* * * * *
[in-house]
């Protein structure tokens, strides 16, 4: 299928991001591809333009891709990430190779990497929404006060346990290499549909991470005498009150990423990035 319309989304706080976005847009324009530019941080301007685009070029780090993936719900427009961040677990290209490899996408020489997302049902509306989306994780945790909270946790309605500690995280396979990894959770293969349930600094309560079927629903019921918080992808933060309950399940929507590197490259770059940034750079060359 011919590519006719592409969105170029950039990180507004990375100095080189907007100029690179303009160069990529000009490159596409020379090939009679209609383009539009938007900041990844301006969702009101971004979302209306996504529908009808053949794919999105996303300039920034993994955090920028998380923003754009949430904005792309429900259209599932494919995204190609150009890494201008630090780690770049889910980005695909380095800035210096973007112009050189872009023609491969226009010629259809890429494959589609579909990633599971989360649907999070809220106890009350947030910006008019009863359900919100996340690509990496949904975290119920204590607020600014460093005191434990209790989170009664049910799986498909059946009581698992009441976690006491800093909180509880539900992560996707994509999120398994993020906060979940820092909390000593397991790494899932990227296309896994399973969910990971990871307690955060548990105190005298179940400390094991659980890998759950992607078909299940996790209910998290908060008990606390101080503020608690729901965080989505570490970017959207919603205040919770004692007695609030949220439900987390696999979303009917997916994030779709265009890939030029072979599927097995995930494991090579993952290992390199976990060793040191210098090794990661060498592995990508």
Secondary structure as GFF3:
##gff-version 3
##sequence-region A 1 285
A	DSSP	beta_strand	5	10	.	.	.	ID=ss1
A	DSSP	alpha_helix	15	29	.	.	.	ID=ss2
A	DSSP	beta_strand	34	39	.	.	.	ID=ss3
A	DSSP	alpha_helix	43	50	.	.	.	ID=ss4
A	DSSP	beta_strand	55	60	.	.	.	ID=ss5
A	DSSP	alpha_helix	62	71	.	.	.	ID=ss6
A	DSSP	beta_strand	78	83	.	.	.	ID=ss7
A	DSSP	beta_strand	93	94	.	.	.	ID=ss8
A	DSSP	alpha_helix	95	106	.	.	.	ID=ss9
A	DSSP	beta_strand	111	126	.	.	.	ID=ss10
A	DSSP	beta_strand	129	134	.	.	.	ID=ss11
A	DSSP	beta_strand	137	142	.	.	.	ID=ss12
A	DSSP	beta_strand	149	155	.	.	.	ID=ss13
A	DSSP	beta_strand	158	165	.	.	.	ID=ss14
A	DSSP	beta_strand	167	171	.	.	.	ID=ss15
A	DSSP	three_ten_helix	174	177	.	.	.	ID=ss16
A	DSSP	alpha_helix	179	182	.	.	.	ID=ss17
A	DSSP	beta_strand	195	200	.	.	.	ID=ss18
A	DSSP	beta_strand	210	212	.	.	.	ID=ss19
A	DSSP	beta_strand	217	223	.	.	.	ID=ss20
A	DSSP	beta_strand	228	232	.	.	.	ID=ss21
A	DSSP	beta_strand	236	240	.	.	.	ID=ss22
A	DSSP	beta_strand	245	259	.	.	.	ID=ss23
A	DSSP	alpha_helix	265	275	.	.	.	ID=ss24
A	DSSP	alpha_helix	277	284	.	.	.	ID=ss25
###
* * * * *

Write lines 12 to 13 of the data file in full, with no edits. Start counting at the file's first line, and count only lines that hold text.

A	DSSP	beta_strand	78	83	.	.	.	ID=ss7
A	DSSP	beta_strand	93	94	.	.	.	ID=ss8